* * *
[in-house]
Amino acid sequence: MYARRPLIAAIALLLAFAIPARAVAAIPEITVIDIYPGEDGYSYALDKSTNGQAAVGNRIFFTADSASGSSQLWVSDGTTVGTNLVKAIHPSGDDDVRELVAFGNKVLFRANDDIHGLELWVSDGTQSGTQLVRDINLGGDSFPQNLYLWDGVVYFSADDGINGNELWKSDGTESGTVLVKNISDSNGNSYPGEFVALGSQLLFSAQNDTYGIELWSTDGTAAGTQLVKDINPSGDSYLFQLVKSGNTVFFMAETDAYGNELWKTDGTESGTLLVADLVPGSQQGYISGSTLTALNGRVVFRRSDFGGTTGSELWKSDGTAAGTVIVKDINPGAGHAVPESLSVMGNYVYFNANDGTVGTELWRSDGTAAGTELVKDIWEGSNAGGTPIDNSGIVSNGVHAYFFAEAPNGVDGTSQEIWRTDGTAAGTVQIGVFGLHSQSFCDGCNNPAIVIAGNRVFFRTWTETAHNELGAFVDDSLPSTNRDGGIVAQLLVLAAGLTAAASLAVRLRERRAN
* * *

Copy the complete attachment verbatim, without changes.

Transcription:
[in-house]
Amino acid sequence: MYARRPLIAAIALLLAFAIPARAVAAIPEITVIDIYPGEDGYSYALDKSTNGQAAVGNRIFFTADSASGSSQLWVSDGTTVGTNLVKAIHPSGDDDVRELVAFGNKVLFRANDDIHGLELWVSDGTQSGTQLVRDINLGGDSFPQNLYLWDGVVYFSADDGINGNELWKSDGTESGTVLVKNISDSNGNSYPGEFVALGSQLLFSAQNDTYGIELWSTDGTAAGTQLVKDINPSGDSYLFQLVKSGNTVFFMAETDAYGNELWKTDGTESGTLLVADLVPGSQQGYISGSTLTALNGRVVFRRSDFGGTTGSELWKSDGTAAGTVIVKDINPGAGHAVPESLSVMGNYVYFNANDGTVGTELWRSDGTAAGTELVKDIWEGSNAGGTPIDNSGIVSNGVHAYFFAEAPNGVDGTSQEIWRTDGTAAGTVQIGVFGLHSQSFCDGCNNPAIVIAGNRVFFRTWTETAHNELGAFVDDSLPSTNRDGGIVAQLLVLAAGLTAAASLAVRLRERRAN